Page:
Biofeedback pp 255-279 | Cite as

Behavioral Treatment of Raynaud’s Syndrome

  • Richard S. Surwit
  • John S. Jordan


Raynaud’s Disease is a syndrome of disrupted peripheral bloodflow first described by Maurice Raynaud in 1862. A triphasic color change, usually exhibited in the digits of the hands or feet, is the hallmark of the disorder: sudden blanching and numbness of the affected part, due to localized arteriolar constriction; cyanosis, in which the pallor previously observed evolves into a blue color, characteristic of deoxygenated tissue and attributed to retarded blood flow in dilated capillaries and venules; and reactive hyperemia, characterized by the spread of red oxygenated blood through the upper level of the epidermis. This last phase is often accompanied by burning and tingling and lasts until the skin returns to its normal pink color. Only a minority of patients actually exhibit the classic triphasic color change, however, isolated pallor or cyanosis are much more likely (Porter, Rivers, Anders, & Baur, 1981). Typically, ischemia starts in the fingertips and progresses proximally to a variable degree, but rarely involves the palm. Occasionally, the earlobes, cheeks, and tip of the nose may also be affected (Hoffman, 1980). Attacks may last from minutes to hours and usually involve a local sensation of coldness, a loss of manual dexterity and considerable pain that can result in the interruption of routine activity. In severe cases, patients experience chronic vasoconstriction or such frequent episodes of cyanosis that gangrene or small nutritive lesions and ulcerations can appear at the distal end of the digits. Although cold stimulation is the most reliable eliciting stimulus, emotional stress has also been reported to produce these attacks (e.g., Mittlemann & Wolff, 1939).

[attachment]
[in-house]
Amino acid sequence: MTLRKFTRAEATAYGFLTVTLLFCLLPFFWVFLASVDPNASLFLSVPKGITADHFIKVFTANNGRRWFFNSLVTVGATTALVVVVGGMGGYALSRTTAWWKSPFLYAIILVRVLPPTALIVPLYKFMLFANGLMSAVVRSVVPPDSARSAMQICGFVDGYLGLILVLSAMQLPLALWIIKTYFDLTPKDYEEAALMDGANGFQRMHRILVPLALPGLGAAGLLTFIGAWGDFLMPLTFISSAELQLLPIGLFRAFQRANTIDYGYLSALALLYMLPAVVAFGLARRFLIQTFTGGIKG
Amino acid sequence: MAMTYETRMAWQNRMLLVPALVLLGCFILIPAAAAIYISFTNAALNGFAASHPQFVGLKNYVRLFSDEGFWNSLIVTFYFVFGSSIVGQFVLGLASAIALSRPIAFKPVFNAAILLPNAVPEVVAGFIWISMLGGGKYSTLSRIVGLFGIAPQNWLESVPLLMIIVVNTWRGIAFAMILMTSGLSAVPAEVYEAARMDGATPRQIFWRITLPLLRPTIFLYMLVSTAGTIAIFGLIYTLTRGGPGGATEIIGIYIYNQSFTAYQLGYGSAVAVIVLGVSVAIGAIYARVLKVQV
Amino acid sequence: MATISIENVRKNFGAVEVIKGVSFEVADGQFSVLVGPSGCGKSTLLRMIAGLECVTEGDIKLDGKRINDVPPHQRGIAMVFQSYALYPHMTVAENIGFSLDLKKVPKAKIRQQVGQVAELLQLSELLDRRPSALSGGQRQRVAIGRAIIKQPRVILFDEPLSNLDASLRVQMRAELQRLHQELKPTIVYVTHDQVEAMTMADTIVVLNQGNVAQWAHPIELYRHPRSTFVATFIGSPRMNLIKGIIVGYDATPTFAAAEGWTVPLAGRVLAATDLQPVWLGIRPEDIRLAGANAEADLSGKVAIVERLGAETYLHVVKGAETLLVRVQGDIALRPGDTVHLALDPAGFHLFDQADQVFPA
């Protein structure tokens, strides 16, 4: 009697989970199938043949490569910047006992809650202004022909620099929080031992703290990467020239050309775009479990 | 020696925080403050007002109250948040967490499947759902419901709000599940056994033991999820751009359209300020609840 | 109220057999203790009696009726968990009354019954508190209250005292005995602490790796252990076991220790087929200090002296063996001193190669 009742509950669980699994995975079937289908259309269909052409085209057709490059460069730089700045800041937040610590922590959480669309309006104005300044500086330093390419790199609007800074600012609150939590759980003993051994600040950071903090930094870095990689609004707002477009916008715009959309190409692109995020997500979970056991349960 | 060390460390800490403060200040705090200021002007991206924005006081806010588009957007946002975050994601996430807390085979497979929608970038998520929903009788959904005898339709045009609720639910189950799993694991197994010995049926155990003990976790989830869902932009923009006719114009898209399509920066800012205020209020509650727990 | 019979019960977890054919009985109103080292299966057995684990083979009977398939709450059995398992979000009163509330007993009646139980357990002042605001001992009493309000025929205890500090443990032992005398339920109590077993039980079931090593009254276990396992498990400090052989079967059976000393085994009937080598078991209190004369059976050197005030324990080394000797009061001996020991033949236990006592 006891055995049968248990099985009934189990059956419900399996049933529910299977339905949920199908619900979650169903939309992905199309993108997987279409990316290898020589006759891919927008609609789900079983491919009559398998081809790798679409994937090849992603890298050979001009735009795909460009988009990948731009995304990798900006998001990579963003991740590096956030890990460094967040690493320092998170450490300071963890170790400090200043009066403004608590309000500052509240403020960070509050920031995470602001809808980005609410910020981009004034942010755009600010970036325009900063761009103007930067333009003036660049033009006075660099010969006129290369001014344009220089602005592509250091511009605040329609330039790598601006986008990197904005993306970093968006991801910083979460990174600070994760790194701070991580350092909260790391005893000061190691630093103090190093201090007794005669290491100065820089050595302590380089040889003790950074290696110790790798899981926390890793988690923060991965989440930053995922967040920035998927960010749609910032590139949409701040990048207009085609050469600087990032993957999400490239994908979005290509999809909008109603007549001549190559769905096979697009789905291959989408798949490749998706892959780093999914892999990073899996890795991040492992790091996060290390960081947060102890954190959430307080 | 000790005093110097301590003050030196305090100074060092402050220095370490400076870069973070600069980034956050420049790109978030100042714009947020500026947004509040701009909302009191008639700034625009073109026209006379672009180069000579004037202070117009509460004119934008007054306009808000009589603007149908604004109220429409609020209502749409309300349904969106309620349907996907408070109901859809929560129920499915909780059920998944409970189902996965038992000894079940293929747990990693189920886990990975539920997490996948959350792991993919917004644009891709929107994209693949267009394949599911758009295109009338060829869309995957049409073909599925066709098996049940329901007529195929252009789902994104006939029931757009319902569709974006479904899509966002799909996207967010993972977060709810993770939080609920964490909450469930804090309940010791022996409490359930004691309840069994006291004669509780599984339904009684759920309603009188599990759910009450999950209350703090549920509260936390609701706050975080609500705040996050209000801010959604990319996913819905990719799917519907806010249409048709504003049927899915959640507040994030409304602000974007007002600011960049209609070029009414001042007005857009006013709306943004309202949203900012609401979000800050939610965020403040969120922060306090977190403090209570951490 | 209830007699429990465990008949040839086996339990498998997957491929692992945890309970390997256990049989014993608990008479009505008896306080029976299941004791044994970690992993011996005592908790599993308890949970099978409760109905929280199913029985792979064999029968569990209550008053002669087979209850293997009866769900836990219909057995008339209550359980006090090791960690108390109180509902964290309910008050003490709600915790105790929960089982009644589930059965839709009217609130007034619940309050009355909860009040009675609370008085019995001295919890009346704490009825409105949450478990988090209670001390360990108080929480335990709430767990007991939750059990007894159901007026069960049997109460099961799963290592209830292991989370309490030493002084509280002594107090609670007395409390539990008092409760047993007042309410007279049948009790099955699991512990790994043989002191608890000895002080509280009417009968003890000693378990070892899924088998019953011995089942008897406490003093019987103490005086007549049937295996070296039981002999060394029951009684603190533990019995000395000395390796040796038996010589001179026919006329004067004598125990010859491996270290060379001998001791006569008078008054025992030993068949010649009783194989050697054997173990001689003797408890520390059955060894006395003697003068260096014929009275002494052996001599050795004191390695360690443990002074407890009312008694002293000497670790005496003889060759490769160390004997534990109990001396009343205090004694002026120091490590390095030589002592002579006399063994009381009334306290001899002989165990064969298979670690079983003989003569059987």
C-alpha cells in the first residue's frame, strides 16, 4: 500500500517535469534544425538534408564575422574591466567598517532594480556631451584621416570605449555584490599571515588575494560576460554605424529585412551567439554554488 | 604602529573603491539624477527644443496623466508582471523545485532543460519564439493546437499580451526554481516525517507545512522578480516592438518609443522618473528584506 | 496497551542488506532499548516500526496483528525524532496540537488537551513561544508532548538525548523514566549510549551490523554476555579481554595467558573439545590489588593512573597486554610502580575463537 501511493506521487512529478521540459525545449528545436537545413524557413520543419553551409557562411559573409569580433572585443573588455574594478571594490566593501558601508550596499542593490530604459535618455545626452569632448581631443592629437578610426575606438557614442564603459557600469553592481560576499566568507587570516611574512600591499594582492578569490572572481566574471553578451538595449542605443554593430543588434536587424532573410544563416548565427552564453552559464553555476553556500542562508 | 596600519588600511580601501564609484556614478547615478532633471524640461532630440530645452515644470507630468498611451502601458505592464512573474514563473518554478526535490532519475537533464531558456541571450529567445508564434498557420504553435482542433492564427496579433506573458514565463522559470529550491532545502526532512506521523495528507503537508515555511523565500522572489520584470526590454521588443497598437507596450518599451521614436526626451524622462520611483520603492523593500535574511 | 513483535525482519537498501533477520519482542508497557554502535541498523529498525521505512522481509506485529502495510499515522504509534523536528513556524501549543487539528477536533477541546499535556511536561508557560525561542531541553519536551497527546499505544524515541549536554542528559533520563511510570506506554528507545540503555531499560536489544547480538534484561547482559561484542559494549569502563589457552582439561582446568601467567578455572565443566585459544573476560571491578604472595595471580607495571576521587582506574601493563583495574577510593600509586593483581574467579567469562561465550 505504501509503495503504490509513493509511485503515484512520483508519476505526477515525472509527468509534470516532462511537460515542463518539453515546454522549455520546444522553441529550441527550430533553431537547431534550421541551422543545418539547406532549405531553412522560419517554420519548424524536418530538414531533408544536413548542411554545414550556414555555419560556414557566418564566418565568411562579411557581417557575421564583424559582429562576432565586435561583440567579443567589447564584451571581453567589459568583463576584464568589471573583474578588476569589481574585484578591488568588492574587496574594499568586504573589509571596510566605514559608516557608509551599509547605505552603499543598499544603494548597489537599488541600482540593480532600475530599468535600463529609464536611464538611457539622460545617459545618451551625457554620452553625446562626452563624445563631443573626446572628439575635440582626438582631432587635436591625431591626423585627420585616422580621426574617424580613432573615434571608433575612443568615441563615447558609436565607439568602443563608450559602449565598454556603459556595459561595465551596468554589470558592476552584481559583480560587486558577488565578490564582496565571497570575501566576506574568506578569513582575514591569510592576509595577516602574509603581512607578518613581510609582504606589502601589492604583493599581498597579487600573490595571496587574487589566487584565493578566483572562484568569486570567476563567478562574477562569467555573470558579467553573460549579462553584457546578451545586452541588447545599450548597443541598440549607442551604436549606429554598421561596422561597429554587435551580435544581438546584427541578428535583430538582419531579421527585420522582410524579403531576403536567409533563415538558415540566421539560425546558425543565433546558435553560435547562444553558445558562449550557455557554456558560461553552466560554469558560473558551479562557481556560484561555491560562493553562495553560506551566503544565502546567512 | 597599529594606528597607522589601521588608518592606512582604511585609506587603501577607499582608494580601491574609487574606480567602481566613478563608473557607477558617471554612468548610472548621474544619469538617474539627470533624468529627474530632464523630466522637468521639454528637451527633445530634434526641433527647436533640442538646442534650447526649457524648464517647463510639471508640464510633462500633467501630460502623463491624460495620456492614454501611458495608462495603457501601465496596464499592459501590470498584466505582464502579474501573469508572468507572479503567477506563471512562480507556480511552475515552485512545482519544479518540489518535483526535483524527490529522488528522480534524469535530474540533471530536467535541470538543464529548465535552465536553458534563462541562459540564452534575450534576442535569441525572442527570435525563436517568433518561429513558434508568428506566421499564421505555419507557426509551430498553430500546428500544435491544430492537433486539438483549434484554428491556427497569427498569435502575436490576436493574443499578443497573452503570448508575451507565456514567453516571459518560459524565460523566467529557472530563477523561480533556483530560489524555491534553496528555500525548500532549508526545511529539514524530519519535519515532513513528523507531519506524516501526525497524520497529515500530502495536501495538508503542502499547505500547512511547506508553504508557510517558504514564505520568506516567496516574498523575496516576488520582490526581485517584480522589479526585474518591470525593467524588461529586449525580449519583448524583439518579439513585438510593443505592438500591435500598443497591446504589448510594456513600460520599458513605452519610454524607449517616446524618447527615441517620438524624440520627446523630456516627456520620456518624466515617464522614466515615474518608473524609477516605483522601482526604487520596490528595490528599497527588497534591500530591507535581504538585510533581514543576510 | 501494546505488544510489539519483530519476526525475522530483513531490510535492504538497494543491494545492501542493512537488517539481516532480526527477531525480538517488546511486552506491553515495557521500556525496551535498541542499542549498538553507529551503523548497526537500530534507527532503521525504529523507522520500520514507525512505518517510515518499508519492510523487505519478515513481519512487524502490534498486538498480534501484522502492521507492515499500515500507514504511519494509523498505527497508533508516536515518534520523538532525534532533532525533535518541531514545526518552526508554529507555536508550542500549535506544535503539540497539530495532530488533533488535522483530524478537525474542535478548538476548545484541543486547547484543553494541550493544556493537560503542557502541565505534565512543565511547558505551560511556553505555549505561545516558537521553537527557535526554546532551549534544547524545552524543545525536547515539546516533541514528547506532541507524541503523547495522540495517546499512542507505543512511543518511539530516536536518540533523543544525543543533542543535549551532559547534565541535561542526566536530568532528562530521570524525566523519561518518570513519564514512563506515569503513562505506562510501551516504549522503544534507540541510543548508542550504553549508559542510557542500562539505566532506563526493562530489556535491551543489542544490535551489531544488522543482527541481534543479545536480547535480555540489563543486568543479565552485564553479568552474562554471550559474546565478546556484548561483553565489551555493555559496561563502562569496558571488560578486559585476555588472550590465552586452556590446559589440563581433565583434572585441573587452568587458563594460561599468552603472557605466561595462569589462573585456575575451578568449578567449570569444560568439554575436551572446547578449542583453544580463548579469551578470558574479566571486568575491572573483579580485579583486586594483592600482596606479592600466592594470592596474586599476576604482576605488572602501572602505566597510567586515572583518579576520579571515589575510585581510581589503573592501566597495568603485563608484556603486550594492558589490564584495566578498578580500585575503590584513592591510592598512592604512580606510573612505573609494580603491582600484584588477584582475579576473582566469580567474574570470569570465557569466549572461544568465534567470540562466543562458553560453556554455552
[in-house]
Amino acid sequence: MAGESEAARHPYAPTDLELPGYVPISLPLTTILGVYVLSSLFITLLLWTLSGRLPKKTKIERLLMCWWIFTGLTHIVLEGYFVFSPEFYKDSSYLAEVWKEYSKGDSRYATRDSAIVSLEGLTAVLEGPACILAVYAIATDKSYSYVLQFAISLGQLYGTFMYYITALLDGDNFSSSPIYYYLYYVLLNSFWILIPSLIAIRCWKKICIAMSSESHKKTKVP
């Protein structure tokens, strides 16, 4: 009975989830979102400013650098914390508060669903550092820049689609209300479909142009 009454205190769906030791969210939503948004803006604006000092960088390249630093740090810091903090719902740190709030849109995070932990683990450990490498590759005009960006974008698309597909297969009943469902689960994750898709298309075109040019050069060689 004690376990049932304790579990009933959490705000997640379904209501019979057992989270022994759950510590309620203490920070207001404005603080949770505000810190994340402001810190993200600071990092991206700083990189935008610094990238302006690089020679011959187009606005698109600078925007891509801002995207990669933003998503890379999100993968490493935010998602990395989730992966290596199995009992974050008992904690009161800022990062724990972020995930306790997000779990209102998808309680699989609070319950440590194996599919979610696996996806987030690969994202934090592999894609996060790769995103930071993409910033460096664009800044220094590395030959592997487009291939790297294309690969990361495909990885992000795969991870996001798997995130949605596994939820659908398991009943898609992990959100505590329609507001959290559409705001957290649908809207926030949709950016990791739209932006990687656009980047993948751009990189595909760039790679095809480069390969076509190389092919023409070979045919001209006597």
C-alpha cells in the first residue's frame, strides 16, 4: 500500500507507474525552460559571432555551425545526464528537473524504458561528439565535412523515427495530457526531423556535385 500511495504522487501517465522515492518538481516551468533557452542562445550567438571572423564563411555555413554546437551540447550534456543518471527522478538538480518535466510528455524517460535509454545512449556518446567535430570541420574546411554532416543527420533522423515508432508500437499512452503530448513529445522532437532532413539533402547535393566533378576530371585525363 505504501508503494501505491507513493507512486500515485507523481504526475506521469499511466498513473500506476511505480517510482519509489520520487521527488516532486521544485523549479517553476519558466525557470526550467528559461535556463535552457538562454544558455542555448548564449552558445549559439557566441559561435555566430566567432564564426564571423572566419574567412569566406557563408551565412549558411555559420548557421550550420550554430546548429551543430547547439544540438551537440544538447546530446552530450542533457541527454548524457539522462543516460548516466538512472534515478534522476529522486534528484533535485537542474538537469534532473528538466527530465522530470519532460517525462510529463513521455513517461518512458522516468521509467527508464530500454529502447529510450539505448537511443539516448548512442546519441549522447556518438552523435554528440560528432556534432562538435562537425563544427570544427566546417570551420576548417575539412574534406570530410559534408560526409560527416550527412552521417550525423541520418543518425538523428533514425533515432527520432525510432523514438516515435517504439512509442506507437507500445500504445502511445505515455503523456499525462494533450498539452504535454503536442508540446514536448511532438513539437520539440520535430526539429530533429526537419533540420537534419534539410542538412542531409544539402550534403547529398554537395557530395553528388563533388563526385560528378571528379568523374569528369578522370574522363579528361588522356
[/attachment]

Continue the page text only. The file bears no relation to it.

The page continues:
Behavioral Treatment Skin Temperature Carpal Tunnel Syndrome Biofeedback Training Progressive Muscle Relaxation 
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Copyright information

© Springer Science+Business Media New York 1987

Authors and Affiliations

  • Richard S. Surwit
    • 1
  • John S. Jordan
    • 1
  1. 1.Behavioral Physiology Laboratory, Department of PsychiatryDuke University Medical CenterDurhamUSA

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